Despite the discovery of ancient ruins, the construction of the equestrian venue for the 2004 Olympic Games in Athens is on target
Fears that the construction of the 2004 Olympic Games equestrian venue would drop behind schedule due to the discovery of ancient ruins have been dismissed by the International Olympic Committee, which claims there have been no delays.
A team of archaeologists are currently working on the site, but the Athens 2004 Press Office said: “The Equestrian Venue construction is actually ahead of schedule, as the IOC confirmed on its recent visit to Athens.”
There had been concerns that the finding of antiquities, including a temple to the love goddess, Aphrodite, would impede the building of the Olympic site.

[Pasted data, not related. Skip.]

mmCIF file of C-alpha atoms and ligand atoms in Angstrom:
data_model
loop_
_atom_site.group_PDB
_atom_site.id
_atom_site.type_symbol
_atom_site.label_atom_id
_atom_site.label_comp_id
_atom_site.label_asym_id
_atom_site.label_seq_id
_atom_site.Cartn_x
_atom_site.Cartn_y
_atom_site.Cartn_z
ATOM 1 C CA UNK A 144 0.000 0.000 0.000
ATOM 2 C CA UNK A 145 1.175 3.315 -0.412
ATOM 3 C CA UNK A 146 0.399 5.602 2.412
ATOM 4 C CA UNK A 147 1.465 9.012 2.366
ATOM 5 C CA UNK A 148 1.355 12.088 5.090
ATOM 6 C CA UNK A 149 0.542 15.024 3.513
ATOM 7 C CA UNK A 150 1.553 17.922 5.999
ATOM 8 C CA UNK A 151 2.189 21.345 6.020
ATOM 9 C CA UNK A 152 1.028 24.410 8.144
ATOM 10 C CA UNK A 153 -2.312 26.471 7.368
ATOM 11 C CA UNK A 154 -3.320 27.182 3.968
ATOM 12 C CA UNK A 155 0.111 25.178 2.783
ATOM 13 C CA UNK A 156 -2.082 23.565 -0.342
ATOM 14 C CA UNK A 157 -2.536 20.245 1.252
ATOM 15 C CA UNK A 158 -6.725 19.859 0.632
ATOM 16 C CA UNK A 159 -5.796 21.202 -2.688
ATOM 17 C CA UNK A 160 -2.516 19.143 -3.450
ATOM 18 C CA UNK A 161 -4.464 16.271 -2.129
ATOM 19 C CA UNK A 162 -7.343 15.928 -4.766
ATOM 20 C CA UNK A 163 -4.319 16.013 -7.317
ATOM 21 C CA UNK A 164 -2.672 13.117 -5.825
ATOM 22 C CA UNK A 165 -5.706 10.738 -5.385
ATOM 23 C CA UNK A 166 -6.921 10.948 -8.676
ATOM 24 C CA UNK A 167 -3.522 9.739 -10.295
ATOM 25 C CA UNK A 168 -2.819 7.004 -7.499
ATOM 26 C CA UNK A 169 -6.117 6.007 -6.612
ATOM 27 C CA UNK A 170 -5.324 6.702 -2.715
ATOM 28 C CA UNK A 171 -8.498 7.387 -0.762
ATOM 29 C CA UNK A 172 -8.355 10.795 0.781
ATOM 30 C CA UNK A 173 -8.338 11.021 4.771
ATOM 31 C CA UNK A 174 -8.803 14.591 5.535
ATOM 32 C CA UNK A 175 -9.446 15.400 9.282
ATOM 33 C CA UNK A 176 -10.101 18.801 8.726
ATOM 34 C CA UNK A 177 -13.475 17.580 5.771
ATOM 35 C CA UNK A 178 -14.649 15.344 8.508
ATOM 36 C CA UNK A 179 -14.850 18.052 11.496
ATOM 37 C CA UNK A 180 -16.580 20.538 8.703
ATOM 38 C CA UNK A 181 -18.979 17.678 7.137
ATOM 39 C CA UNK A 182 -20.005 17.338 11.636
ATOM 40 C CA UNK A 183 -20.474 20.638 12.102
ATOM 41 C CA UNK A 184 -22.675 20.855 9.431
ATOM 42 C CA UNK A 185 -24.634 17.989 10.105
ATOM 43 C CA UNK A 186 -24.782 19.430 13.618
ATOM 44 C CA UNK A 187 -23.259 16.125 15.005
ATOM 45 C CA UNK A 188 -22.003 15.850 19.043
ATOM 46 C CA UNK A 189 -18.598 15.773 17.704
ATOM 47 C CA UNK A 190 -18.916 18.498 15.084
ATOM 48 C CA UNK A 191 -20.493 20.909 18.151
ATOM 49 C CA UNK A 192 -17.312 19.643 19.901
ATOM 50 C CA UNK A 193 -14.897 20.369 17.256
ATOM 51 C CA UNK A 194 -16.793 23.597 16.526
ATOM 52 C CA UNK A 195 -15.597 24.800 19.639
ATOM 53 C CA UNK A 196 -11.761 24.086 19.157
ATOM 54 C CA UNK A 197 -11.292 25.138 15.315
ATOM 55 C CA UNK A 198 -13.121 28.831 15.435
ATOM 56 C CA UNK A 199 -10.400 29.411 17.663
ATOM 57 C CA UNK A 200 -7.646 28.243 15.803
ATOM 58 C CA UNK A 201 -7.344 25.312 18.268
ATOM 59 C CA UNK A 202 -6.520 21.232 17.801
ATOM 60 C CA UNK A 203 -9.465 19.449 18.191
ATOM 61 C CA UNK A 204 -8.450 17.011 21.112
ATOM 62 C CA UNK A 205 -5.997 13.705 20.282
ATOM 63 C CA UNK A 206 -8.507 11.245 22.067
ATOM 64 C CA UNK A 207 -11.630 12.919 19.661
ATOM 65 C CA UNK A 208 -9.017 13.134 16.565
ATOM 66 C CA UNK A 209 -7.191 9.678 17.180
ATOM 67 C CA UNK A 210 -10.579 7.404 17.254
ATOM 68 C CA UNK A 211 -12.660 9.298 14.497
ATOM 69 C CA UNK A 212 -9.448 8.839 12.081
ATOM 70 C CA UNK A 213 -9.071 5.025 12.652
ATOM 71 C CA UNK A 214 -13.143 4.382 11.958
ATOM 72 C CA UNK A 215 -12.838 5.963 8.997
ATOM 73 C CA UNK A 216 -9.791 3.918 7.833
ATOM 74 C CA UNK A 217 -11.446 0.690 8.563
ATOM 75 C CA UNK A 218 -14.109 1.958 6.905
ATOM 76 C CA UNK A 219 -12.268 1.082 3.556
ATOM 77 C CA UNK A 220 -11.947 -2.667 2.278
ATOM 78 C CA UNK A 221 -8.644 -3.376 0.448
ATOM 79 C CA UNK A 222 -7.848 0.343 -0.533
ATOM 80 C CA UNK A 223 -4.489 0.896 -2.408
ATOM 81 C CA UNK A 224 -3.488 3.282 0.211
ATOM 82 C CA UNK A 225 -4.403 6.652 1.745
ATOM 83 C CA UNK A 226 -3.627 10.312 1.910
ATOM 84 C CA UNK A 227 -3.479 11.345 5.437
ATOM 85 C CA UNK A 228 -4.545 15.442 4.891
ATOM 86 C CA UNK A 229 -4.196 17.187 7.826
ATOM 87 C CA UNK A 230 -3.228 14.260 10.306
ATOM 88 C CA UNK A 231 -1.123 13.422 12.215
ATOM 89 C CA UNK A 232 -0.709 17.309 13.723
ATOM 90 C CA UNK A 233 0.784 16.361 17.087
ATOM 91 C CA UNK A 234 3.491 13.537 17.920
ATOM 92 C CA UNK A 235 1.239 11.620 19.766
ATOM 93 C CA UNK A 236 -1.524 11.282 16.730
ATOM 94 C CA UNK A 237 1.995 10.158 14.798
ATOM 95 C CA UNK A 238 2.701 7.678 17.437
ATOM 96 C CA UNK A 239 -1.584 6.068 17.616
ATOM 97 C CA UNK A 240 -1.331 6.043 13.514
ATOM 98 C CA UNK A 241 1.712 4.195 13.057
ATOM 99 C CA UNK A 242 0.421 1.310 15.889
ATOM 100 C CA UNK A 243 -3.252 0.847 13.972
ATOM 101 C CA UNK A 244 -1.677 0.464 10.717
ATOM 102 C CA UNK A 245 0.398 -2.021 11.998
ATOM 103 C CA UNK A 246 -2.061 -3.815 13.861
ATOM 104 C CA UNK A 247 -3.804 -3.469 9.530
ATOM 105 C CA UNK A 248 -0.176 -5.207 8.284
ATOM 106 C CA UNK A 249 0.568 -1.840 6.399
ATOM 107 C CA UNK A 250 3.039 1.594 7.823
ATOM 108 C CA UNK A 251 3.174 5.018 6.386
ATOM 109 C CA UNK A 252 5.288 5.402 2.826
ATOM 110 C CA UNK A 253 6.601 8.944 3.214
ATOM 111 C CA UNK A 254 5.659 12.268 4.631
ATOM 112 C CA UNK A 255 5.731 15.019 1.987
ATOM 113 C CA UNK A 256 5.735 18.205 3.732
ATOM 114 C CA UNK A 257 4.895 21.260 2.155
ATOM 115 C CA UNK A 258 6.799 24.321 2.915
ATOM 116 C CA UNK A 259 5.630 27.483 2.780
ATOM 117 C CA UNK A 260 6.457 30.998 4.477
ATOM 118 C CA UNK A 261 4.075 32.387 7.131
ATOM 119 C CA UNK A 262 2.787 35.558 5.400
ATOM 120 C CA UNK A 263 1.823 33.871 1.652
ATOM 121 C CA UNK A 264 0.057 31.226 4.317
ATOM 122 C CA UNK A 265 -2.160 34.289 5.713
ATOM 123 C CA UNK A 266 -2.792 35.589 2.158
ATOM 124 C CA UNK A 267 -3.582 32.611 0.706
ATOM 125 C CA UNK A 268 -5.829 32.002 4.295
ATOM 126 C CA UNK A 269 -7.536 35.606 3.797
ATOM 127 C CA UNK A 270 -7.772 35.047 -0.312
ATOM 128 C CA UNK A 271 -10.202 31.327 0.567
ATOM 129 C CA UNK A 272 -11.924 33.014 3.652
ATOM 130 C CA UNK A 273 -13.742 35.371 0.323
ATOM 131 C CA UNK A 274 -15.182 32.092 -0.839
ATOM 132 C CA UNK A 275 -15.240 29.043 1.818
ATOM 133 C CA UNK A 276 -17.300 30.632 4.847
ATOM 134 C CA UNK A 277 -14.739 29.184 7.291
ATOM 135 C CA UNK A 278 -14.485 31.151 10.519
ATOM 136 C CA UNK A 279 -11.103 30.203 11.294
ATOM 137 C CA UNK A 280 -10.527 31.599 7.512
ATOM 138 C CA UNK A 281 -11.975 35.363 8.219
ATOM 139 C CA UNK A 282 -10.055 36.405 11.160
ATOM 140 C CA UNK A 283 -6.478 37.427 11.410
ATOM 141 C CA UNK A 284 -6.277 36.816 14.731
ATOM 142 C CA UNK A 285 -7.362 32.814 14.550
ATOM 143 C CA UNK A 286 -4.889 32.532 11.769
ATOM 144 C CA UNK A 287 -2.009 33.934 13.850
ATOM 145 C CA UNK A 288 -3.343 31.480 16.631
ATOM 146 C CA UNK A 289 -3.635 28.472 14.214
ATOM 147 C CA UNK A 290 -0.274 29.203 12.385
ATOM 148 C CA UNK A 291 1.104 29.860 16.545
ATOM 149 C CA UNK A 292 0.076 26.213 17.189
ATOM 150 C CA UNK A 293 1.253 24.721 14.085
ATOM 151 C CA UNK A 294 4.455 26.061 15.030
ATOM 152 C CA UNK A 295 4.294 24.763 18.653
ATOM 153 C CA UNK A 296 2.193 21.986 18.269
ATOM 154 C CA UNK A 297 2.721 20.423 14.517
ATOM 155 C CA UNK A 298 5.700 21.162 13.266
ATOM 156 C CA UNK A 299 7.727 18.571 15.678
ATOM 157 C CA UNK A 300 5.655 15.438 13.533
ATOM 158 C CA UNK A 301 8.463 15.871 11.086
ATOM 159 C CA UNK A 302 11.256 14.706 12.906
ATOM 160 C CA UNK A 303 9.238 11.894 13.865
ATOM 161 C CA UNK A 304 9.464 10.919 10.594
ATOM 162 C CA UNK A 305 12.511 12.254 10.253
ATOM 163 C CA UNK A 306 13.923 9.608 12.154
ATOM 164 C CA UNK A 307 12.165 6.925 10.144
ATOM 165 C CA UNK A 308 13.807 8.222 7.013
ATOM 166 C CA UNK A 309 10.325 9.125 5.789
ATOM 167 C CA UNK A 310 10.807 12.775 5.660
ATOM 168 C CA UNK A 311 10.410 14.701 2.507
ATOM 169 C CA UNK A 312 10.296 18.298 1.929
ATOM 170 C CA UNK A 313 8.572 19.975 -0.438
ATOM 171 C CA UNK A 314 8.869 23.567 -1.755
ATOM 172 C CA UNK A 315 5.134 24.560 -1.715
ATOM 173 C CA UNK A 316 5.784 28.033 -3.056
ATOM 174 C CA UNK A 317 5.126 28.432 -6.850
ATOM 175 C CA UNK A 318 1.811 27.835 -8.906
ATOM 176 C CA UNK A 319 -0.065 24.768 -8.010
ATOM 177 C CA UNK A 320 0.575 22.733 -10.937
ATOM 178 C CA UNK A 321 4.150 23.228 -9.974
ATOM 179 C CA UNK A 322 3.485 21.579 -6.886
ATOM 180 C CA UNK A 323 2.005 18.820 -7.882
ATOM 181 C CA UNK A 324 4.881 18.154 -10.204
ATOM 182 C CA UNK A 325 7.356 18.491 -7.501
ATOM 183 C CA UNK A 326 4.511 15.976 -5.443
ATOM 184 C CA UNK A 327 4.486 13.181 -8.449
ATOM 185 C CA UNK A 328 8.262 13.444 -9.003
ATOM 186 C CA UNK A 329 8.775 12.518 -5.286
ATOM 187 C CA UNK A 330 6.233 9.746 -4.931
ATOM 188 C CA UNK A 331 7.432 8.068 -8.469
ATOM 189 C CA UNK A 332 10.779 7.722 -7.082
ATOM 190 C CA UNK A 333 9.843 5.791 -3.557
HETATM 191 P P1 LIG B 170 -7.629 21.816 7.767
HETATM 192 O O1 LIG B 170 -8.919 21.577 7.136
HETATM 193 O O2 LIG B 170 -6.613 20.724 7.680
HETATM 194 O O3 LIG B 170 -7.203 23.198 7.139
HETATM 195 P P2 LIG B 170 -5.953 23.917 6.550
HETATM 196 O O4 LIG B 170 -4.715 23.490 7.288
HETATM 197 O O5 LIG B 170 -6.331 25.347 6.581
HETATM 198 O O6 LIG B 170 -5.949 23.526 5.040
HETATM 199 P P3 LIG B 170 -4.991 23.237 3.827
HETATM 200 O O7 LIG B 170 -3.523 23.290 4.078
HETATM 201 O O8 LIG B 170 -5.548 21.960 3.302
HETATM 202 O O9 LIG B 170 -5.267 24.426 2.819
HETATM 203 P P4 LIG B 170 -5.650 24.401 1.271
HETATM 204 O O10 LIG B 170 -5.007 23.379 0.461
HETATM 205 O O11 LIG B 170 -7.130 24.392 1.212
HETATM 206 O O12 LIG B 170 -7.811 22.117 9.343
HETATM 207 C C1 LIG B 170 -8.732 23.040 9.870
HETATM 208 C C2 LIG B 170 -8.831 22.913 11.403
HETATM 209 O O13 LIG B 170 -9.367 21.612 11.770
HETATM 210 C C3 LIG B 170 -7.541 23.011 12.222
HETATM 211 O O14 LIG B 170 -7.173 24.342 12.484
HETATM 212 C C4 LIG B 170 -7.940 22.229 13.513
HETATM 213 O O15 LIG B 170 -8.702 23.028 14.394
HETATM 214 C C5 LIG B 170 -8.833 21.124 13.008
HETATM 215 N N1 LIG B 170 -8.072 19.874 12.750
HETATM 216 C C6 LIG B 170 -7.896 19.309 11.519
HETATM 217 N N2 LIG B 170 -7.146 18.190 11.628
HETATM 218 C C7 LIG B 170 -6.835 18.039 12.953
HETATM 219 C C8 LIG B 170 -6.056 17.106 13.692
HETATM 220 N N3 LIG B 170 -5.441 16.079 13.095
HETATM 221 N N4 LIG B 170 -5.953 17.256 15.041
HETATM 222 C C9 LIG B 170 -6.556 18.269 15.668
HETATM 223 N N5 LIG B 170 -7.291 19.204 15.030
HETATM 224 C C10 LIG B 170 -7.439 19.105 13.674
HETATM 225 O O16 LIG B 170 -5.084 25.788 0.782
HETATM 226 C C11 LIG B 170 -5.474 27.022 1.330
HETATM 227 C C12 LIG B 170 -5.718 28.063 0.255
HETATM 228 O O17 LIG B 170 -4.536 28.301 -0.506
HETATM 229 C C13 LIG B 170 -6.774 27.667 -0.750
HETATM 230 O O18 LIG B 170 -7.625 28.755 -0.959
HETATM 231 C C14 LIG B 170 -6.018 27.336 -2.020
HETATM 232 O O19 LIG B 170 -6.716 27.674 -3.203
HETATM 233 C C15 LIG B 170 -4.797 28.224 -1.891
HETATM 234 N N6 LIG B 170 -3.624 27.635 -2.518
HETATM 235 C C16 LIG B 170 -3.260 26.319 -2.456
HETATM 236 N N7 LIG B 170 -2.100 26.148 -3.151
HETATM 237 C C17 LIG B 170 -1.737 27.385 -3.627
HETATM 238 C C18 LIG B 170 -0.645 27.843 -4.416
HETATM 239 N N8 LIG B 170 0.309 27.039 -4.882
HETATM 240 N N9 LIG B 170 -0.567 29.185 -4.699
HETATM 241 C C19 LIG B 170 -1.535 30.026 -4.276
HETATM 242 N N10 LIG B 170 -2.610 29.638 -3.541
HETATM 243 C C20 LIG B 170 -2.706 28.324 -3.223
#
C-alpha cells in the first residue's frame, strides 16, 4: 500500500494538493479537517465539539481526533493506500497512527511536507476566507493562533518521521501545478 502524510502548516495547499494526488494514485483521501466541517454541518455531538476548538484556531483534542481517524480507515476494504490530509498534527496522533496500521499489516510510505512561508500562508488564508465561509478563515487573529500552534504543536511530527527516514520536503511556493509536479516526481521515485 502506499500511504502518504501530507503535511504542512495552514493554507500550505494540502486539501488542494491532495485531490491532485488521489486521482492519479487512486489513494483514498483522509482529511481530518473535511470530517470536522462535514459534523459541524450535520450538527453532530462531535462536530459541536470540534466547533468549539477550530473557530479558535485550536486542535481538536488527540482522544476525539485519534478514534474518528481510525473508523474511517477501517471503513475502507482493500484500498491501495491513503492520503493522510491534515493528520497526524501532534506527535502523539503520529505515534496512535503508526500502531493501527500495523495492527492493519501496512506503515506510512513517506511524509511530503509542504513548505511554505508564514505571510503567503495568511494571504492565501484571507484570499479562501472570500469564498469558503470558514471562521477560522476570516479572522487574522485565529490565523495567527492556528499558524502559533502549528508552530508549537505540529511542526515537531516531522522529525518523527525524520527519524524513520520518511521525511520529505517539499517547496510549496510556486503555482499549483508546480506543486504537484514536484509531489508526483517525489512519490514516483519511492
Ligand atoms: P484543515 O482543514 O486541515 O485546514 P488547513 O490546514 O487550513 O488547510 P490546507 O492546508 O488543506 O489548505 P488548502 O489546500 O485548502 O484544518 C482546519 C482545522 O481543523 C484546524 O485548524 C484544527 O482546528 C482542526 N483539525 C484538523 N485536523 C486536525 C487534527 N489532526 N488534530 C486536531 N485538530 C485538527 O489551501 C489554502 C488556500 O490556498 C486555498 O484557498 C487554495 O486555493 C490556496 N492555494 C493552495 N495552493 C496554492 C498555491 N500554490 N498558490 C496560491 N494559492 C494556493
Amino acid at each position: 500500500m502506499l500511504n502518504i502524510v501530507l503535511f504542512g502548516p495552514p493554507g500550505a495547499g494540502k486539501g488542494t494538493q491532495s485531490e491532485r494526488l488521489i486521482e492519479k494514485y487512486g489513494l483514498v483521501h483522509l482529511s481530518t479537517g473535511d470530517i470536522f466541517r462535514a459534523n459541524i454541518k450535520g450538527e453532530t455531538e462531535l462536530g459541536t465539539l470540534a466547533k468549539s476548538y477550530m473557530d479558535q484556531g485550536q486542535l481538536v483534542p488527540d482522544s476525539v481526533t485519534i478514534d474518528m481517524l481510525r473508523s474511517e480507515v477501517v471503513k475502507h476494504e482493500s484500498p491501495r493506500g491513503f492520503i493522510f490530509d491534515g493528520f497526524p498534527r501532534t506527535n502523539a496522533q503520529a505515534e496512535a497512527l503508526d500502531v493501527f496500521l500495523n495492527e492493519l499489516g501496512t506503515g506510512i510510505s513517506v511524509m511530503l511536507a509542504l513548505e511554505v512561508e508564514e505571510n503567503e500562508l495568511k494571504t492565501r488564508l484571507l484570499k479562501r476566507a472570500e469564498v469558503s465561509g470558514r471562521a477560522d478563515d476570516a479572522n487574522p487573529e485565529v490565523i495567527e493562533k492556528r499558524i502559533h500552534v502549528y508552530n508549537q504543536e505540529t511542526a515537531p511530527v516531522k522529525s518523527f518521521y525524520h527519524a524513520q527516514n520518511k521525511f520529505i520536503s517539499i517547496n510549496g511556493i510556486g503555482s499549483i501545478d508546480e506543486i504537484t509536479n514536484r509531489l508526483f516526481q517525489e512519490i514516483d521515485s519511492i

Architects have reportedly had to redesign the venue since excavations began in January.
“Incorporating significantarchaeological sites into the venue sites is a strategy that has been used with many projects in Athens,” said the Press Office.
“The Olympic Village will incorporate a recently uncovered Roman Aqueduct, making it the first Olympic village in the history of the modern Olympic Games to combine history with the present.”
The site for the equestrian competitions is around 15 kilometres south-east of central Athens.
Archaeologists have found baths and massage rooms in the temple ruins, which are believed to be around 2,500 years old.
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